KILL BILL VOL.1
**** (out of 5)
October 10, 2003
Uma Thurman as THE BRIDE/BLACK MAMBA
Lucy Liu as O-REN ISHI/COTTONMOUTH
Vivica A. Fox as VERNITA GREEN/COPPERHEAD
Darryl Hannah as ELLE DRIVER/CALIFORNIA MOUNTAIN SNAKE
Michael Madsen as BUDD/SIDEWINDER
David Carradine as BILL
Directed by: Quentin Tarantino
BY KEVIN CARR
You’d think by the hype surrounding the long-awaited release of “Kill Bill, Vol. 1,” which is chronically and annoyingly billed as “The Fourth Film from Quentin Tarantino,” you’d think the movie could cure cancer. So, let’s cut to the chase (or in honor of Tarantino, let’s cut to the gunfight).
If you’re a die hard Tarantino fan – and by die-hard, I mean you saw “Reservoir Dogs” when it first came to theaters and bought “Switchblade Sisters” because it had Tarantino’s name on it – then you’re going to love “Kill Bill.” It delivers on every classic Tarantino brand that you’d come to expect from his other films: non-chronological storyline, gangster characters, funky 70s-style music, snappy dialogue spattered with pop culture references, and lots and lots of violence.
Uma Thurman plays The Bride with no name. (Well, actually, she has a name, but it is bleeped out whenever a character uses it.) Four years ago, she was assassinated – along with everyone in her wedding party – by the Death Viper Assassination Squad (Lucy Liu, Darryl Hannah, Vivica A. Fox and Michael Madsen). The only problem is that The Bride ended up surviving the hit. After being comatose since “Jackie Brown” hit video stores, The Bride wakes up with a thirst for revenge. She makes a hit list of the four assassins with whom she used to work, and she tops it off with Bill, her old boss who ordered her death four years before.
Aside from “Kill Bill” being Tarantino’s return to directing in more than half a decade, the other big news surrounding the film is the decision by Miramax to release it in two parts. Now, I understand the financial reasons for this. Miramax is playing the odds here, hoping that they can have two big releases and dilute the more than $50 million budget (i.e., two Tarantino films at half price). However, I can’t help have a bitter taste in my mouth from this. I’m lucky enough to see screeners as a reviewer, but if I had to pay money for these two films, I’d be irked at having to buy two tickets to see the whole film.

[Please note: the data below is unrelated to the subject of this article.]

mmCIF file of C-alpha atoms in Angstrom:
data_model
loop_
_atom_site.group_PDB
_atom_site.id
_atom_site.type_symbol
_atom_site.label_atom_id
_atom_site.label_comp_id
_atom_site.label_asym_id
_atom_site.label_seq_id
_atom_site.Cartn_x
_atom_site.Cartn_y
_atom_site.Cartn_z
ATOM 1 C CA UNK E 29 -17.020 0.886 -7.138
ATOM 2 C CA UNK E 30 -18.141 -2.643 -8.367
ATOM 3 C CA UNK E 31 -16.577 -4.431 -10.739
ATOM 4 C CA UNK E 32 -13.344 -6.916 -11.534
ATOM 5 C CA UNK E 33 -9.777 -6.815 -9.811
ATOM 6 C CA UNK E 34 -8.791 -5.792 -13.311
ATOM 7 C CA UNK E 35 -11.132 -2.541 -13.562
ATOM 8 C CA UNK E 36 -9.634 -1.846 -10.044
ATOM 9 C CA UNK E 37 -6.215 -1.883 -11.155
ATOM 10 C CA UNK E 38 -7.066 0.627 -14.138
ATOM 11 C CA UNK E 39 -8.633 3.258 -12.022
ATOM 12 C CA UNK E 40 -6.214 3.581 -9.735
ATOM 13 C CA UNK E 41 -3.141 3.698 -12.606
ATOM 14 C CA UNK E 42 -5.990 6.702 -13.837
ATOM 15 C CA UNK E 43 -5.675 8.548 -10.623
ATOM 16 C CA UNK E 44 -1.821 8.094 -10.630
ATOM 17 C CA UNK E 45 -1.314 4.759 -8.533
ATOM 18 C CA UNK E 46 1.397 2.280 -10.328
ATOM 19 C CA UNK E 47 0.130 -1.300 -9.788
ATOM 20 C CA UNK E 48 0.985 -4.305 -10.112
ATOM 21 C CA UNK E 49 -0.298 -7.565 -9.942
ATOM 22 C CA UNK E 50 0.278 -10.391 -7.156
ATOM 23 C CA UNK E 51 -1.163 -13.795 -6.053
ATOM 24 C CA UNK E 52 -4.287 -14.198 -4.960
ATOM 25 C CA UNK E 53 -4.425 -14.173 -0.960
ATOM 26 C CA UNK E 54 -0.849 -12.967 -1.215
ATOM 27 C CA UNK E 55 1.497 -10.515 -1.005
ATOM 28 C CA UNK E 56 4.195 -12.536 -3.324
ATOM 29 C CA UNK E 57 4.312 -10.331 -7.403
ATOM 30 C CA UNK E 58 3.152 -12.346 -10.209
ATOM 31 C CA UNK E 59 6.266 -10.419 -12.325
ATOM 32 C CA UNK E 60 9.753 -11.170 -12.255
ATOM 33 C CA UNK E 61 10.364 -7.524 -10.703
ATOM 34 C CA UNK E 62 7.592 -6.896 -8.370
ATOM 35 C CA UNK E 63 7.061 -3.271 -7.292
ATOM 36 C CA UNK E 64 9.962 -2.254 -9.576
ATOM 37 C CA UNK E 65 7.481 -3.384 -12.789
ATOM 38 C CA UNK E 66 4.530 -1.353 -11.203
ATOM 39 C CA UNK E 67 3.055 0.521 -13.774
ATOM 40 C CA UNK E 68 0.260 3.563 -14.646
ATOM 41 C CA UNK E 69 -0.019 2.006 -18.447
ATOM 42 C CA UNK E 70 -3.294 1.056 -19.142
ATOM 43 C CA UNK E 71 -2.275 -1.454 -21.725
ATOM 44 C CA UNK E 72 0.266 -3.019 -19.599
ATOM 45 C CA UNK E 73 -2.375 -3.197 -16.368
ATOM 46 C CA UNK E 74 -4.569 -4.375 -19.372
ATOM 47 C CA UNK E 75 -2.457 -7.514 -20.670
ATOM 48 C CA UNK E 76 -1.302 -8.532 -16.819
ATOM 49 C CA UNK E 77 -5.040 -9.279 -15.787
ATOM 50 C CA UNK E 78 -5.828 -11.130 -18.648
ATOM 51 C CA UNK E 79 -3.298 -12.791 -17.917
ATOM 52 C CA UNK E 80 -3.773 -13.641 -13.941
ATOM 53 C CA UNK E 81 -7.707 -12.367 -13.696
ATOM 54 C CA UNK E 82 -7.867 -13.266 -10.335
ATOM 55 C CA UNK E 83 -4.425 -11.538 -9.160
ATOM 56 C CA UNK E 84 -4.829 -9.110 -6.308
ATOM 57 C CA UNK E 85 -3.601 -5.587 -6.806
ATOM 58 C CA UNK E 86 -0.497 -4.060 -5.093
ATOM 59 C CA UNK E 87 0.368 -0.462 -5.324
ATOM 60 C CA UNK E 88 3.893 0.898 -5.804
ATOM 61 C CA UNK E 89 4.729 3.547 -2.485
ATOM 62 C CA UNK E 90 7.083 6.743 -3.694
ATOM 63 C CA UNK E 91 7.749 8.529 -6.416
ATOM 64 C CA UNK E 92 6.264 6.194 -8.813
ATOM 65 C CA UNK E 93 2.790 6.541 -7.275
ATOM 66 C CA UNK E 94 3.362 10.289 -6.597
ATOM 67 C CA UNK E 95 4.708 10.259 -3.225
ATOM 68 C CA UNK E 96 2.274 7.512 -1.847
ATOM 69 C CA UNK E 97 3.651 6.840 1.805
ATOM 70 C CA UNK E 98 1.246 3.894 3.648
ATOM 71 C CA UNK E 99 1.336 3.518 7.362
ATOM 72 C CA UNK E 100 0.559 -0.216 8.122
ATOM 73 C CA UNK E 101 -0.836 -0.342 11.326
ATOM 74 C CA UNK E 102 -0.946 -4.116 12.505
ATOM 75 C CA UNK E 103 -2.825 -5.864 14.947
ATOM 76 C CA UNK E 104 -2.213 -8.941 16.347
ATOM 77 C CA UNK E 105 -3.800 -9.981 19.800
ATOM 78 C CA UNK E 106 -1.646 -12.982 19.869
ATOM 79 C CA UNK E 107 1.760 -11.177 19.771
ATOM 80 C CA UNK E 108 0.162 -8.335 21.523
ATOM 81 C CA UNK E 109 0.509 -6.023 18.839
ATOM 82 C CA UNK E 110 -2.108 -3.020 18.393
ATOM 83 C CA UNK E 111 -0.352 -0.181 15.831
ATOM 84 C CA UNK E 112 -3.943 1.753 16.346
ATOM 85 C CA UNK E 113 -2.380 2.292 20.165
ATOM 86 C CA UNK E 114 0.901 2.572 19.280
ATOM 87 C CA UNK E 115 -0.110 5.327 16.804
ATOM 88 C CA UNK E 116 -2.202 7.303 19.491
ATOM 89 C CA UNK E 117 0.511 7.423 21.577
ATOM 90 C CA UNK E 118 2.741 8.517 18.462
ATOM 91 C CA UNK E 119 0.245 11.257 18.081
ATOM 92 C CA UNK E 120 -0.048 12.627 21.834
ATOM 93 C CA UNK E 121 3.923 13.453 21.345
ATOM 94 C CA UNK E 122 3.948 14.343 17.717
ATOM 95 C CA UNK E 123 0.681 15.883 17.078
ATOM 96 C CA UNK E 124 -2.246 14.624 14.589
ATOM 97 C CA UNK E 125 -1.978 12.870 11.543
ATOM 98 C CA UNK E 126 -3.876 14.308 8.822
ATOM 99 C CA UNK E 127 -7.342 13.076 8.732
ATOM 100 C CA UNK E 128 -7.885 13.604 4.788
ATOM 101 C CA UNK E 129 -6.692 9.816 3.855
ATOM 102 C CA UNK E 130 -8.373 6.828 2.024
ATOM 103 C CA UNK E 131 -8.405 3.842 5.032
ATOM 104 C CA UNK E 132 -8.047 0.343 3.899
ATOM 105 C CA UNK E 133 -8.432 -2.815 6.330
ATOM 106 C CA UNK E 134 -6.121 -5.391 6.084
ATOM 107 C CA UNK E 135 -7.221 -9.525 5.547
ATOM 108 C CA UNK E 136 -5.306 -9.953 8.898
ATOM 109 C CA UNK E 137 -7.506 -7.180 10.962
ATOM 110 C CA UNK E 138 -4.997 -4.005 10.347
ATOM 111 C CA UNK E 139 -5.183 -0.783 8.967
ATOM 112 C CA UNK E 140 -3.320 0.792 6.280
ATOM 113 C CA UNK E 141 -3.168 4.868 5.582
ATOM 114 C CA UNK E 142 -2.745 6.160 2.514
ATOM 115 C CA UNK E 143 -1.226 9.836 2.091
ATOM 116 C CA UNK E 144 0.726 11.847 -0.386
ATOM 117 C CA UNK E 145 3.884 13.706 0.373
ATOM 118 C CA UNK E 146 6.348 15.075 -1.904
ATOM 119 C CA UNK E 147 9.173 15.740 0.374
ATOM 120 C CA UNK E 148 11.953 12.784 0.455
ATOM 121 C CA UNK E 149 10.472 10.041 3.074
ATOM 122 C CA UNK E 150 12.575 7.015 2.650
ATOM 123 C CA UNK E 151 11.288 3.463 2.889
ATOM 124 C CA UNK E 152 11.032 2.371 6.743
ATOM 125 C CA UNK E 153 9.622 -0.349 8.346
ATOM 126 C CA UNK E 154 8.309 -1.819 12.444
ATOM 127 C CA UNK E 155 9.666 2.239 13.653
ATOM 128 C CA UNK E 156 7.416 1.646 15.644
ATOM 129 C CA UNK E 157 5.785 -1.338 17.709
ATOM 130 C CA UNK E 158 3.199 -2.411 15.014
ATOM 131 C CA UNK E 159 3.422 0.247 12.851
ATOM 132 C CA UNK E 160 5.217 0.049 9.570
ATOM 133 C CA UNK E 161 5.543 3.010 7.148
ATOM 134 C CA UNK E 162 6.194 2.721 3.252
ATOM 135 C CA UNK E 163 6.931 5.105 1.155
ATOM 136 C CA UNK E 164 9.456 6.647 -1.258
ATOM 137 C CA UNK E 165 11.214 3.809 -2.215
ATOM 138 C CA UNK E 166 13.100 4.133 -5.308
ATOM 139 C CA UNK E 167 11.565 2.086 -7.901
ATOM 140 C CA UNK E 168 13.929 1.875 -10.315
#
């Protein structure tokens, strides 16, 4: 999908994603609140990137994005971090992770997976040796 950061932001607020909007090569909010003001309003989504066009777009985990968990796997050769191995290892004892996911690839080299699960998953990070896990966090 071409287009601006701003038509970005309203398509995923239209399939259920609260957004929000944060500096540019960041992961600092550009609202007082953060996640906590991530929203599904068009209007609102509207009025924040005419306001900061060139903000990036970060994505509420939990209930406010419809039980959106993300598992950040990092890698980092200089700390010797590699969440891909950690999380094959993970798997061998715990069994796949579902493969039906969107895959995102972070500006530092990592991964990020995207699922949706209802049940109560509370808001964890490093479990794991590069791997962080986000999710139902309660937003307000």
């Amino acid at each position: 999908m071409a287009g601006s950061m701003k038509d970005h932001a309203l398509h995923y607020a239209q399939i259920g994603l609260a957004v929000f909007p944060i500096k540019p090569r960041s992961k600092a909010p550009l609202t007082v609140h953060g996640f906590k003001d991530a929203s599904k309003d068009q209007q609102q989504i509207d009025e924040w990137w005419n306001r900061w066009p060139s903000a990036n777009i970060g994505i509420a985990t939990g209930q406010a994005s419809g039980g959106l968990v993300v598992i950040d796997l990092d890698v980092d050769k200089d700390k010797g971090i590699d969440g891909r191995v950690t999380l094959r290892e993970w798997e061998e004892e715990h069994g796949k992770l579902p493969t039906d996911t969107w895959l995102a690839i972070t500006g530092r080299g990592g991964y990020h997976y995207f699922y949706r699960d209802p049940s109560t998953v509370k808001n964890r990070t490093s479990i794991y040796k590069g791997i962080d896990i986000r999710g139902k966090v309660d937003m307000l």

Sure, “Kill Bill: Vol. 1” ends with a cliffhanger. You can expect as much. But it’s a weak cliffhanger. Real cliffhangers that paved the way for a sequel include films like “The Empire Strikes Back,” “Back to the Future: Part II” and even this summer’s “The Matrix: Reloaded.” While these were complete films that had a lot left open in the end for resolution in another film, “Kill Bill: Vol. I” really just feels like they arbitrarily divided the print into two piles – one for October and one for February. It really feels much more like a two-part television miniseries than a movie that needs a sequel.
Aside from the possible pay-off on the financial gamble, one of the biggest factors driving the break up of “Kill Bill” into two volumes was its running time, which is considerable. In this respect, it was a good decision because a four-hour “Kill Bill” conglomeration would have been excruciating. On the other hand, Miramax should have exercised some more control over Tarantino and forced him to cut more from the film. To say Tarantino indulged himself on this film is an incredible understatement. There was at least forty minutes of padding that he used to stretch the time, and the editor should have taken a Samurai sword to the climactic battle between The Bride and the Crazy 88’s.
Now that’s he’s back in the news for actually making a film, Tarantino is now being compared to Stanley Kubrick rather than Orson Welles (to whom he was compared around the release of “Pulp Fiction”). Most of this comparison comes from the ultra-long wait fans had between “Jackie Brown” and “Kill Bill.” But Tarantino is no Kubrick – at least not yet. I can’t pretend to know all the reasons why he directed nothing in six years, but I’m sure they’re different than those of Kubrick. Plus, because Tarantino’s body of work is so slim for such a celebrated director, we have yet to see if the Tarantino style is consistent and if he can work outside of his own parameters.
Now, some have berated this film for how violent it is. But is really any great surprise? The violence here is total cartoon. Sure, it’s bloody cartoon, but it’s cartoon nonetheless. It’s not disturbingly brutal like the Van Gogh scene from “Reservoir Dogs.” In fact, much of the violence (which is dominated by Samurai sword-fighting) is actually quite comical. You’d never realize the Japanese had such high blood pressure, but after watching characters literally explode into a fountain of blood when they lose a limb or a hand, you gotta think their diet isn’t as healthy as we once thought.
If you have an appetite for Tarantino flicks, “Kill Bill” is going to taste really good. But if he were more prolific (like his indie film brother Robert Rodriguez, who has made more movies in the past year than Tarantino has in the last decade), it could get kinda stale.
Still, with all of its faults, long-windedness and Tarantino self-love, “Kill Bill: Vol. 1” is still a fun film. It’s no “Pulp Fiction,” but that was never Tarantino’s intention. He just wanted to make a kick-ass kung-fu flick. And he did just that.